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  1. #1
    guid0's Avatar
    guid0 Guest

    Default Panoptic 24mm wins

    On Wed, 17 Sep 2003 11:13:57 -0700, "Doink" <>
    stepped up to the plate and batted:

    The Panoptic line of eyepieces by TeleVue features a 68 degree
    apparent field of view and are reputed to be "tack sharp" accross the
    whole field of view. They are preferred by many over standard plossls
    because of the higher mags you get for a given FOV while retaining
    a sharp field all the way across.

    If there is something in the above statement that you're not familiar
    with, stop right now and hold on to your money.

    The 24 pan goes for 295$ and for that kind of money you can get a set
    of decent eyepieces of a different desing

    From your original thread:

    What kind of eyepieces do you already have? What do you define as a
    "small field of view?"

    The panoptics aren't so hot if eye relief is a consideration for you.

    For a good, all-purpose low power eyepiece with adequate eye relief,
    you can't beat a good 32mm plossl.


  2. #2
    Tom Hole's Avatar
    Tom Hole Guest

    Default Panoptic 24mm wins

    The price you pay for that tack sharp fov is some pin coushion effect. That
    is, the image is distorted toward the edges. I took my 24 Pan out for
    daytime viewing and pointed it at a road sign nearby. The post was severely
    curved when you put it about 75% of the way out towards the edge of the FOV.
    This manifests itslelf as a curved image when you are panning around at
    night in a star field. Some find it annoying, I do not. Wouldn't want to
    use it for terrestrial viewing , though.

    Clear skies,


  3. #3
    Larry Brown's Avatar
    Larry Brown Guest

    Default Panoptic 24mm wins

    I have built ep's with a severely curved field on the edges when held over a
    piece of graph paper, but they don't give curved images.

  4. #4
    Matt's Avatar
    Matt Guest

    Default Panoptic 24mm wins

    I'll through in my $.02...

    I recently jumped on the TV EP bandwagon after spending countless
    dollars on "bargain" eps. There are some decent ones out there, but my
    experience was that as I developed my oberving skills, I became more
    annoyed by the narrow fields of view, and the fuzzy, distorted stars
    at the edge of the field. I came to the realization that it was better
    to own a couple of really good EPs than a case full of so-so ones. I
    now own:

    9mm UO Ortho
    13mm Nagler
    19mm Panoptic
    24mm Panoptic
    35mm Panoptic

    Now that is a few bucks of glass, but here is another point. I bought
    all of these used on Astromart for about 65%-75% of their retail
    value. They are all in superb condition, save for a few set screw
    marks. However, two years down the road, I'll bet you that I could
    sell them for close to what I paid for them, if I take excellent care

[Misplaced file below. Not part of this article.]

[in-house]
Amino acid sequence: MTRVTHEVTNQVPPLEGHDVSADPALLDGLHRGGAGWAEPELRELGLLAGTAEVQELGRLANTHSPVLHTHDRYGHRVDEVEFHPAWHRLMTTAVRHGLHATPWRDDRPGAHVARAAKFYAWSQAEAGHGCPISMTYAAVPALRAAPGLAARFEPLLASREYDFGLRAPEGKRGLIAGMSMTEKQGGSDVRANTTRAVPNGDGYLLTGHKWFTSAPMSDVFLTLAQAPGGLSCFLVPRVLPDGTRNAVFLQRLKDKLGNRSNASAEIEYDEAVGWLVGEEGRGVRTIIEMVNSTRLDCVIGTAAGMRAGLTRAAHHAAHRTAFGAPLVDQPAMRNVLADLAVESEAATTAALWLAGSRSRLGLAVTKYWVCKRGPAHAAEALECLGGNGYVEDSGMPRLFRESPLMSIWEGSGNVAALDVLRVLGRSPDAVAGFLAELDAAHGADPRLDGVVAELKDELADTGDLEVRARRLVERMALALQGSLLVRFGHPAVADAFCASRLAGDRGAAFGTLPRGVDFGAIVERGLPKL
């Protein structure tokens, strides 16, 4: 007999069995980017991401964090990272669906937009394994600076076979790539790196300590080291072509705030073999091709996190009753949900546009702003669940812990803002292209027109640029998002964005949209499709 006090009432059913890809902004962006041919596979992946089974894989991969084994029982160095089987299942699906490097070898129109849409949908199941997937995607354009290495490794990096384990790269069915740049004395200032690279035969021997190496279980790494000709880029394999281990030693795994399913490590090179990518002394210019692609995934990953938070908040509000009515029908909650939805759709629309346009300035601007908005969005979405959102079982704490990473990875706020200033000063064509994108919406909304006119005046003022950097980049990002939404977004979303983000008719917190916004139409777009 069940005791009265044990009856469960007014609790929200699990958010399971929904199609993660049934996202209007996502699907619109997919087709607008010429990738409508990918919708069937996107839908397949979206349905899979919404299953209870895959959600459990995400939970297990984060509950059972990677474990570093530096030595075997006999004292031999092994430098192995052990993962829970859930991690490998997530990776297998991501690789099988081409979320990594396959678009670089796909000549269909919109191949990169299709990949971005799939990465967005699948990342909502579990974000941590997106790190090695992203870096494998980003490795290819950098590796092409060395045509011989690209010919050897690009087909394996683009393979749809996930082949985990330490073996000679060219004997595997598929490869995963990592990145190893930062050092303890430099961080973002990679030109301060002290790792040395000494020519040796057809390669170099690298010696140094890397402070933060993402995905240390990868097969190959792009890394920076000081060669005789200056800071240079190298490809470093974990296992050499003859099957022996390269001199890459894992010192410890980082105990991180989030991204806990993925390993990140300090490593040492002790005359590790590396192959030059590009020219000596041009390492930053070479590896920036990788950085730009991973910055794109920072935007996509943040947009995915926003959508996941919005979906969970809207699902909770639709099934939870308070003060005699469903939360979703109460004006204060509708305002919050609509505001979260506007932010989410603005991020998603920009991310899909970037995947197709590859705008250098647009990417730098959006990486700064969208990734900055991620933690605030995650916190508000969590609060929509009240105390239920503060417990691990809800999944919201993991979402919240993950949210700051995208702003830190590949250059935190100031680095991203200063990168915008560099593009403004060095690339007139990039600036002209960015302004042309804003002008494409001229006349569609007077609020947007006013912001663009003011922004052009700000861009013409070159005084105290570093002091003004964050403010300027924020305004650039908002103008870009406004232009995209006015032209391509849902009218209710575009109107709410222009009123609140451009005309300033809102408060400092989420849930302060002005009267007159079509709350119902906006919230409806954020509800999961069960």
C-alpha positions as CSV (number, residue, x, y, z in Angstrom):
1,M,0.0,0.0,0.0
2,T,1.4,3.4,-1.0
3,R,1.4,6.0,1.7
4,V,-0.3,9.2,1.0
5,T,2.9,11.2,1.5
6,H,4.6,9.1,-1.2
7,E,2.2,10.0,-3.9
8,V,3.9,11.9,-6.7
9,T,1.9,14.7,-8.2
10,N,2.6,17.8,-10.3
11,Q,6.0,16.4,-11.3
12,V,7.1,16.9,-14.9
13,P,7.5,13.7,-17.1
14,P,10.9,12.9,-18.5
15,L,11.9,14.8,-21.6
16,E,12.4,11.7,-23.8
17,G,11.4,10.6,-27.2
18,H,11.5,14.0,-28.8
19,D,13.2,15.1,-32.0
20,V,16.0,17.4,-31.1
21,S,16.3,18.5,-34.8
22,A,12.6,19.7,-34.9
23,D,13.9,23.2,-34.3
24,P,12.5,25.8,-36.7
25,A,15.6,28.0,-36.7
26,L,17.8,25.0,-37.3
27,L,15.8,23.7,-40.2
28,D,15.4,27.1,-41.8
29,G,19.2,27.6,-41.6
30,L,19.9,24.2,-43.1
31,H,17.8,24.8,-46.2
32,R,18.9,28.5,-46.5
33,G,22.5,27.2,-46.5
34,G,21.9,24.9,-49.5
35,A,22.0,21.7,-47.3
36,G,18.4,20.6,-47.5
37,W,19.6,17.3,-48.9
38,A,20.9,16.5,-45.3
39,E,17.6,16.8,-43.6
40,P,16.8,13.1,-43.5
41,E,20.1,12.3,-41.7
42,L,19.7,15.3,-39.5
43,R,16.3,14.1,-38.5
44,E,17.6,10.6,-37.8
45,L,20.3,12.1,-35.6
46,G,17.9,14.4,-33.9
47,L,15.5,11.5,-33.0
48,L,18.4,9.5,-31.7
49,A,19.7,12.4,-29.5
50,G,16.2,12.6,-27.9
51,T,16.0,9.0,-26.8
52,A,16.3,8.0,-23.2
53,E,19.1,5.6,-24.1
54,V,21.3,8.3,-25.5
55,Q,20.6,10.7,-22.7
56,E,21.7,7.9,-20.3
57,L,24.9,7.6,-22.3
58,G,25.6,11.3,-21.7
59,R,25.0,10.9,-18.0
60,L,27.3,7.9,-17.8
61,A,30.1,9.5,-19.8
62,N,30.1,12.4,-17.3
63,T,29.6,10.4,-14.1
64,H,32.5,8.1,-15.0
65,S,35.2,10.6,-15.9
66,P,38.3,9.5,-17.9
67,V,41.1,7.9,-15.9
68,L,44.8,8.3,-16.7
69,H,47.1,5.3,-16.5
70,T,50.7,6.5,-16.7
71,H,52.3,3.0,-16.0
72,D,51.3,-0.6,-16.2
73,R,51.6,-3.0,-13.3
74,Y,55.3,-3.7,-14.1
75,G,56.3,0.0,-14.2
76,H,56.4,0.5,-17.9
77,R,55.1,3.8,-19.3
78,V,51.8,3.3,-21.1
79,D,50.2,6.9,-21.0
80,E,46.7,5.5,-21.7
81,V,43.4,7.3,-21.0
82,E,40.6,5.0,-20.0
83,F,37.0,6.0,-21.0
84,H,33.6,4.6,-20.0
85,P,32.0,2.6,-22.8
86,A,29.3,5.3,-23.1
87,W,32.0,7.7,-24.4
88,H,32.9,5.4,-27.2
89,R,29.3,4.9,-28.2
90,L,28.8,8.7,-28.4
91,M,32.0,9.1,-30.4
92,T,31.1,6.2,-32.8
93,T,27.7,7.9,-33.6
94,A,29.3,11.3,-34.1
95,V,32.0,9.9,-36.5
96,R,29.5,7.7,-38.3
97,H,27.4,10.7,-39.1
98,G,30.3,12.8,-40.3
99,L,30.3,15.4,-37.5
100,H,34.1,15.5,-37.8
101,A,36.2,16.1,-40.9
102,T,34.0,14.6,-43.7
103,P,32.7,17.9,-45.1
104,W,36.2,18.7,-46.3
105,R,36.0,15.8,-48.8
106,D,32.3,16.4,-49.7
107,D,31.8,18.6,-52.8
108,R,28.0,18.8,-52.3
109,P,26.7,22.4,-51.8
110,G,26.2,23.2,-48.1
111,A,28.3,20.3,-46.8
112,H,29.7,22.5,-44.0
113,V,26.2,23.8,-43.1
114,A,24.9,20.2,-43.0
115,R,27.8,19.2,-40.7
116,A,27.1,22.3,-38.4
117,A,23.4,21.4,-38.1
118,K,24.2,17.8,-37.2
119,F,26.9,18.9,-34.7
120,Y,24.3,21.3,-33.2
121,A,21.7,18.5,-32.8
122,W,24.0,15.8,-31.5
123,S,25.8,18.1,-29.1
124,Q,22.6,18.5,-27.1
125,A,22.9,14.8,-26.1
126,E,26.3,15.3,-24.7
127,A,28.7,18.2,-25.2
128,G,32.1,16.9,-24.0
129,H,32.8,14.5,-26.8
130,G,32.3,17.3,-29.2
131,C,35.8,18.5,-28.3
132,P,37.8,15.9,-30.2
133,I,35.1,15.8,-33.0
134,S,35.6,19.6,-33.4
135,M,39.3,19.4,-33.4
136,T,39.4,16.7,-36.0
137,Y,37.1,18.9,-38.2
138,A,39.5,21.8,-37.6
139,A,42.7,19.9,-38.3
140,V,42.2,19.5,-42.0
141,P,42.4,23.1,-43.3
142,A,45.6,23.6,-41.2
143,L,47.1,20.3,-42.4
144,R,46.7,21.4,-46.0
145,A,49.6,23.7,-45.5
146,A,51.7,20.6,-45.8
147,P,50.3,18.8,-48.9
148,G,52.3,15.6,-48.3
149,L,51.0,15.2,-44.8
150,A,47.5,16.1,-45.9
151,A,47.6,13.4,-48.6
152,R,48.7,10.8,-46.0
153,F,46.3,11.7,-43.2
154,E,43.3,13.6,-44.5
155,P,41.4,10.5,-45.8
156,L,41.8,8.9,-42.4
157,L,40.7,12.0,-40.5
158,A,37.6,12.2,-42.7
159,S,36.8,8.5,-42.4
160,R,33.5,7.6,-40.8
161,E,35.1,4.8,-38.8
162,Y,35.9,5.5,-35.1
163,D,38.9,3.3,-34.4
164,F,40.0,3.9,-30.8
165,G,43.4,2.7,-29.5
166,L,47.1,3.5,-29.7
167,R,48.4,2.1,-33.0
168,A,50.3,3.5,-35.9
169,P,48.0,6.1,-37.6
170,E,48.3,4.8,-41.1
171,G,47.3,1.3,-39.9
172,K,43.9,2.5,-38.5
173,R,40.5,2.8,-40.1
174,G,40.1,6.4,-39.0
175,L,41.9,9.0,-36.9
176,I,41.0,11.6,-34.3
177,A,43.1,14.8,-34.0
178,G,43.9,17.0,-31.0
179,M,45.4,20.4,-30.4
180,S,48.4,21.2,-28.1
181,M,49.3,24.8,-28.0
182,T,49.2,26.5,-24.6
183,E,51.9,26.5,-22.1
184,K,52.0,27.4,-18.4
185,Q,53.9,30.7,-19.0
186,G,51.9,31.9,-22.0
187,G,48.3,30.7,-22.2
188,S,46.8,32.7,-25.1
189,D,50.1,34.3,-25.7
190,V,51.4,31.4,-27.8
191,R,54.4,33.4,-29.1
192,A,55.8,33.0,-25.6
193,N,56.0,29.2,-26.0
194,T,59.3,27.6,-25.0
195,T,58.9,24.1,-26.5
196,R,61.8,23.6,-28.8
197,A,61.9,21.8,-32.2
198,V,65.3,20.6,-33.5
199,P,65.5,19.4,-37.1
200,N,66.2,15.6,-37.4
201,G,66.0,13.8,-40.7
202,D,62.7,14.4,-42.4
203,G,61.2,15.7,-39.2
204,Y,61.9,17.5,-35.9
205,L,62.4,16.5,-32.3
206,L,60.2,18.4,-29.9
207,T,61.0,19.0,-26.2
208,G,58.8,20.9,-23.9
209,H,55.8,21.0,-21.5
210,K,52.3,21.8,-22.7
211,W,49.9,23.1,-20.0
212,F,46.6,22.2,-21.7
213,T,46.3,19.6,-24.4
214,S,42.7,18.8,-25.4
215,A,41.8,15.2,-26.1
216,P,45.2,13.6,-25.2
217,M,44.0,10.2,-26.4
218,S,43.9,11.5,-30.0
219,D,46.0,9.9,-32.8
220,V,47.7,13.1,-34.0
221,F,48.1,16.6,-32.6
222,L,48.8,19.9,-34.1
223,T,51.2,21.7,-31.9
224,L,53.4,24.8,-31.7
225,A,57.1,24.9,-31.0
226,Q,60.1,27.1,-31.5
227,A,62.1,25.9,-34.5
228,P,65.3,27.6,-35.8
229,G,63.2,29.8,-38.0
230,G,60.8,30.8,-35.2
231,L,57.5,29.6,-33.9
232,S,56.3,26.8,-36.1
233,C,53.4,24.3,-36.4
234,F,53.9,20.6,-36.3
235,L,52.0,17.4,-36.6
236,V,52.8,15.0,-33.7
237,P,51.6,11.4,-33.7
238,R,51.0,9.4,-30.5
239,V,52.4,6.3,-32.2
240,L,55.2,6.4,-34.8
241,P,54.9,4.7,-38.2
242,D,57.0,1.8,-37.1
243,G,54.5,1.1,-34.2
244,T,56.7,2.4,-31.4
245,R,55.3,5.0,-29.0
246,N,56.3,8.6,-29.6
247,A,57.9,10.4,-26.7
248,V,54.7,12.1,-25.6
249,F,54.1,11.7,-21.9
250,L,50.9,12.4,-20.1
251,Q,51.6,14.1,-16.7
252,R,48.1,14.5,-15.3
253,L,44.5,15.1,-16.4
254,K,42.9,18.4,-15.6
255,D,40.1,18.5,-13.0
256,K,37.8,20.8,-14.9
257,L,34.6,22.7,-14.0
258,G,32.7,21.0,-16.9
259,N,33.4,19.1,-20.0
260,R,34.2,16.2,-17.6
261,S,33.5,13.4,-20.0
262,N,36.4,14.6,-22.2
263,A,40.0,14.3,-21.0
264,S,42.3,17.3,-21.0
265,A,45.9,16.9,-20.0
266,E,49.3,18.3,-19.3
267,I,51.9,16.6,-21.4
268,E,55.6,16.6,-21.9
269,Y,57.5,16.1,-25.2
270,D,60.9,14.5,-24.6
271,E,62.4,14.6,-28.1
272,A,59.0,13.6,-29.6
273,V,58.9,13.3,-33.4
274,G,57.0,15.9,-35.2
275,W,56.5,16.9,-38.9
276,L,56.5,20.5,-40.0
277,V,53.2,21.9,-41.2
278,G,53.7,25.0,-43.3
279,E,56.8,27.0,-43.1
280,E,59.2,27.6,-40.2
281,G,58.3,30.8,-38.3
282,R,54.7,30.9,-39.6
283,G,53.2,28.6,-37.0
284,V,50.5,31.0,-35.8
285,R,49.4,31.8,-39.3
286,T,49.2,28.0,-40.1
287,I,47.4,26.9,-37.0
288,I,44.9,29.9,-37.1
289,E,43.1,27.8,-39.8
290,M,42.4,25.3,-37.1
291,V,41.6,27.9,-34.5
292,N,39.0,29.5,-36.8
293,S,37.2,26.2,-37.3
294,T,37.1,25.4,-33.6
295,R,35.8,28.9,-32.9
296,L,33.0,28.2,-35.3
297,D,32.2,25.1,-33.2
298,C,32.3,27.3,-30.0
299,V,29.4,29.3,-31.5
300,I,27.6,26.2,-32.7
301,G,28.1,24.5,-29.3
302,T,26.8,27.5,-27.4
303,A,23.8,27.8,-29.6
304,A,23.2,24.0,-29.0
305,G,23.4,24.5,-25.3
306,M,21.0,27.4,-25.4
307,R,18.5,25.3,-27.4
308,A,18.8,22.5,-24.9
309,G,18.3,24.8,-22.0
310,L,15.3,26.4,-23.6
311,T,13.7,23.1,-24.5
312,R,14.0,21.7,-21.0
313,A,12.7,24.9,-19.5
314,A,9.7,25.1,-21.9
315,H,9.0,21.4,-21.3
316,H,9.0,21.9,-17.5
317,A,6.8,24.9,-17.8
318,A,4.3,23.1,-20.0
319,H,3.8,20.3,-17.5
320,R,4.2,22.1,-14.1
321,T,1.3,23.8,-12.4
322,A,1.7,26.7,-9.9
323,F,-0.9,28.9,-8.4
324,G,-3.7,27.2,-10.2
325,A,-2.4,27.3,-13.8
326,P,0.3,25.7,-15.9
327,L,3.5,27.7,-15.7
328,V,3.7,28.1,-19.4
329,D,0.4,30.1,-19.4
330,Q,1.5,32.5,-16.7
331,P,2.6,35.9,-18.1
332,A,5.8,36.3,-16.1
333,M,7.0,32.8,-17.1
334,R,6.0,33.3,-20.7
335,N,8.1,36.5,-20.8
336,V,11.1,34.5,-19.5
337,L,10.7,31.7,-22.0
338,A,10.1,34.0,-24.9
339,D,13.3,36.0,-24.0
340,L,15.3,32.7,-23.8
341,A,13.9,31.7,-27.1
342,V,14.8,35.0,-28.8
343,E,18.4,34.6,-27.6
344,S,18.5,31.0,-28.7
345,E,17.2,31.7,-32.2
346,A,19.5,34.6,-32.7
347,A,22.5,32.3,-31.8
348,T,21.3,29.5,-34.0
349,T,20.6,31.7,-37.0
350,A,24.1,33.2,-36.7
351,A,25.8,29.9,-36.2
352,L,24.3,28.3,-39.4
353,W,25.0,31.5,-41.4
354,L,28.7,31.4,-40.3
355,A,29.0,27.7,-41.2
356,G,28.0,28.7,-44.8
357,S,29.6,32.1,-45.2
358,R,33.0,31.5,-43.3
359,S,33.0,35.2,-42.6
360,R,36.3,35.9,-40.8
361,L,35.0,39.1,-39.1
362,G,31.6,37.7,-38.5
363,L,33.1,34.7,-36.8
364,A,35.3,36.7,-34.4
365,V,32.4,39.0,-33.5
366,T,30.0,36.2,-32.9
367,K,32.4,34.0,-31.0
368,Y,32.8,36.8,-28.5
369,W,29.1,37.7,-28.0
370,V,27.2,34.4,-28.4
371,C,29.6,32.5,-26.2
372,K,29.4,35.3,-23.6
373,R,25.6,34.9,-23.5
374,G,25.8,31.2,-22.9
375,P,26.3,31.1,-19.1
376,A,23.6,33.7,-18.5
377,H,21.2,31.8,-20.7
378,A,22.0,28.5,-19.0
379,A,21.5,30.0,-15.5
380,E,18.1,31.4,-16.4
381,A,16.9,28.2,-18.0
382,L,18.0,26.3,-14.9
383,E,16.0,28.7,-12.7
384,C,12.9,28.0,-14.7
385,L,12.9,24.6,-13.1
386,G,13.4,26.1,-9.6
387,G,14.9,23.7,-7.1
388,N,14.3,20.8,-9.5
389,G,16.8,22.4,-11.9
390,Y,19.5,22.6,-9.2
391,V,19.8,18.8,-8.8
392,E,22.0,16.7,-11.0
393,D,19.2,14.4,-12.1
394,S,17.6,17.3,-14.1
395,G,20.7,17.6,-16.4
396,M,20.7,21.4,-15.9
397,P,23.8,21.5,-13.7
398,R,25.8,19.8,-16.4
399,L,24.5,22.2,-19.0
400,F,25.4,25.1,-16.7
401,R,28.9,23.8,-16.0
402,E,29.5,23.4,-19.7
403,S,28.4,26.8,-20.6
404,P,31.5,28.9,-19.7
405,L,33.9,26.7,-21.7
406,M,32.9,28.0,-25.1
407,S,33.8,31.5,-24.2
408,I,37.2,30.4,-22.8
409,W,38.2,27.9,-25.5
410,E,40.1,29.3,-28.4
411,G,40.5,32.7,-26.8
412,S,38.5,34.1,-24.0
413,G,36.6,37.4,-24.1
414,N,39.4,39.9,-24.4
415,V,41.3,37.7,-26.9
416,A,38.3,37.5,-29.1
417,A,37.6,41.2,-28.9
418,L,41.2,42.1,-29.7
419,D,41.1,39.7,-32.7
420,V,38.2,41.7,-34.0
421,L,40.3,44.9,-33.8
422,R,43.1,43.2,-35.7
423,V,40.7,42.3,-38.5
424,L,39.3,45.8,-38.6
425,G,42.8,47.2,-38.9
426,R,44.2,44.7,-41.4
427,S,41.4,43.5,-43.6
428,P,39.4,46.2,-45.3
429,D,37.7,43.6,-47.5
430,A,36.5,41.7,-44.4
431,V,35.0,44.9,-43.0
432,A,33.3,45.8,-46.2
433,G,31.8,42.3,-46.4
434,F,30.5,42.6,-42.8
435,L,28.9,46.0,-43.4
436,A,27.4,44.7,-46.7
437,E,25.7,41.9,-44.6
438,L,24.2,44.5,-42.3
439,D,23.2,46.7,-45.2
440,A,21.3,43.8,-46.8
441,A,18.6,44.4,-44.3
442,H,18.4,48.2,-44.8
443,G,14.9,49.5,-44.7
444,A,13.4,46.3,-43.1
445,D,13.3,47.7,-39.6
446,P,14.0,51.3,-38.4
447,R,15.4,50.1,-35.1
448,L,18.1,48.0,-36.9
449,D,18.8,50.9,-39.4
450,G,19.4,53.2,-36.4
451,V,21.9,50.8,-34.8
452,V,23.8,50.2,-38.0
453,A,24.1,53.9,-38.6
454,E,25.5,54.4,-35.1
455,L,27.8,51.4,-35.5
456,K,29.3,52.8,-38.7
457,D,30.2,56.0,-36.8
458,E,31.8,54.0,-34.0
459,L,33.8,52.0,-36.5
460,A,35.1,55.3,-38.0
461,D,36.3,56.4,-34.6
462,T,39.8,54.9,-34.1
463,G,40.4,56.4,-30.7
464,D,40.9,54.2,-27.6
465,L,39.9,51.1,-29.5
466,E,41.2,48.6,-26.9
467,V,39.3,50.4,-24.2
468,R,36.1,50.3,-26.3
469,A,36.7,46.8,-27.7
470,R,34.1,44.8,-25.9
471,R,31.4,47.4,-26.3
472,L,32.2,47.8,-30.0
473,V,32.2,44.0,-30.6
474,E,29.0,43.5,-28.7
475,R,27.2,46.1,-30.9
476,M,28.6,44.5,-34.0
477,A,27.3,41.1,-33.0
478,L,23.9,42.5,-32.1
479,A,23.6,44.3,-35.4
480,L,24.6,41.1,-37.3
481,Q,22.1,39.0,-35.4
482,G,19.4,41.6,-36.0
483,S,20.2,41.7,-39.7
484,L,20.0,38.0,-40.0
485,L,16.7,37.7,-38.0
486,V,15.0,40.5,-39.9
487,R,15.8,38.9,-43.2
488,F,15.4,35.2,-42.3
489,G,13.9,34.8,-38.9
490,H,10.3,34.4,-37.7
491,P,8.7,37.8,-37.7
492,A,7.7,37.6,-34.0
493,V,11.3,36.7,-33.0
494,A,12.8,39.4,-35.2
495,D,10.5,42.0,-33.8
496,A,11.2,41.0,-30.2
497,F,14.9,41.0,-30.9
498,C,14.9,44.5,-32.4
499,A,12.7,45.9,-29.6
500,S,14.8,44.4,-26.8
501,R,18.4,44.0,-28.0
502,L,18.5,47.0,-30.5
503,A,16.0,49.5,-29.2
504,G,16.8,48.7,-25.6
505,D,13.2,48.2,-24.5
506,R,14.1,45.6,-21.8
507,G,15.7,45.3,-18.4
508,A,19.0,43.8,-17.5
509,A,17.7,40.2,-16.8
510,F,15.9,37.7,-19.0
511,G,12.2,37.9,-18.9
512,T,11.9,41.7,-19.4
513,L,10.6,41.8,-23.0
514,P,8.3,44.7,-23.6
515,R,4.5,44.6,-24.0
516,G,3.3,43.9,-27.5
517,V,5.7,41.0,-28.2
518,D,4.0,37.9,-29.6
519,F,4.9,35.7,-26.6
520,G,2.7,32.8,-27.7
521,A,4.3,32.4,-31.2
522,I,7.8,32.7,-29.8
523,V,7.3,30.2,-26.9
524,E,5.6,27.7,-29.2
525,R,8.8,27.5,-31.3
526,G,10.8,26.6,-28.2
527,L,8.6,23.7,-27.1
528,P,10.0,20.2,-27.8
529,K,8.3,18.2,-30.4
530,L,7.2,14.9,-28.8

of them. My experience in selling my other eps is that I am lucky to
    get 50% of their retail value, even in excellent condition. Consider
    this very carefully. If you have the $$$, by the 24mm Pan. BTW, I am
    aware of the pincushion, but I have yet to notice its effects in the
    dark. I don't do daytime observing.


  5. #5
    Stephen Paul's Avatar
    Stephen Paul Guest

    Default Panoptic 24mm wins

    "Matt" <> wrote in message om...

    Same here wrt reasons I splurged on eyepieces. What are your thoughts on
    owning both the 19 and the 24 Pans? I selected the 24mm to complement the
    35mm. For a time I was considering the 27mm, with the 19mm as a complement.
    If I had it to do over, I might..., ermm..., well..., anyway I'm not really
    unhappy with my final choice. Just curious if you find you use them both a
    lot in the same session, or if one tends to see significantly more use than
    the other.

    (I actually need to go up a notch and get a 5mm before I fill anything in
    below, but the 19mm has its allure for use with the 8' SCT.)

    Stephen Paul
    Main Scopes:
    - XT10
    - C8
    - 35mm Pan
    - 24mm Pan
    - 13mm Nag T6
    - 9mm Nag T6
    - 7mm Nag T6

  6. #6
    Matt Simmons's Avatar
    Matt Simmons Guest

    Default Panoptic 24mm wins

    > Matt,


    I use the 19 more on Globs and the 24 with a UHC filter on nebulae. The
    wider field without the need of buying 2" filters is nice. The 35 is great
    for extended galaxies, nebula and especially star clusters. The Pleiades
    (sp) is unbelievable. I don't feel that the 13mm Nagler and the 19mm pan are
    redundent as suggested in an earlier post. They are about .15 degree
    difference, which doesn't sound like alot, but its about 112% more total
    field in the 19. The 13 is great for small, bright GCs like m15, as well as
    planets and luna. I have kicked around getting a 27mm Pan to fill in the gap
    I have between 24mm and 35mm. There is about a .36 degree gap there, or 168%
    more field in the 35mm. Or maybe I should save up for a 26mm




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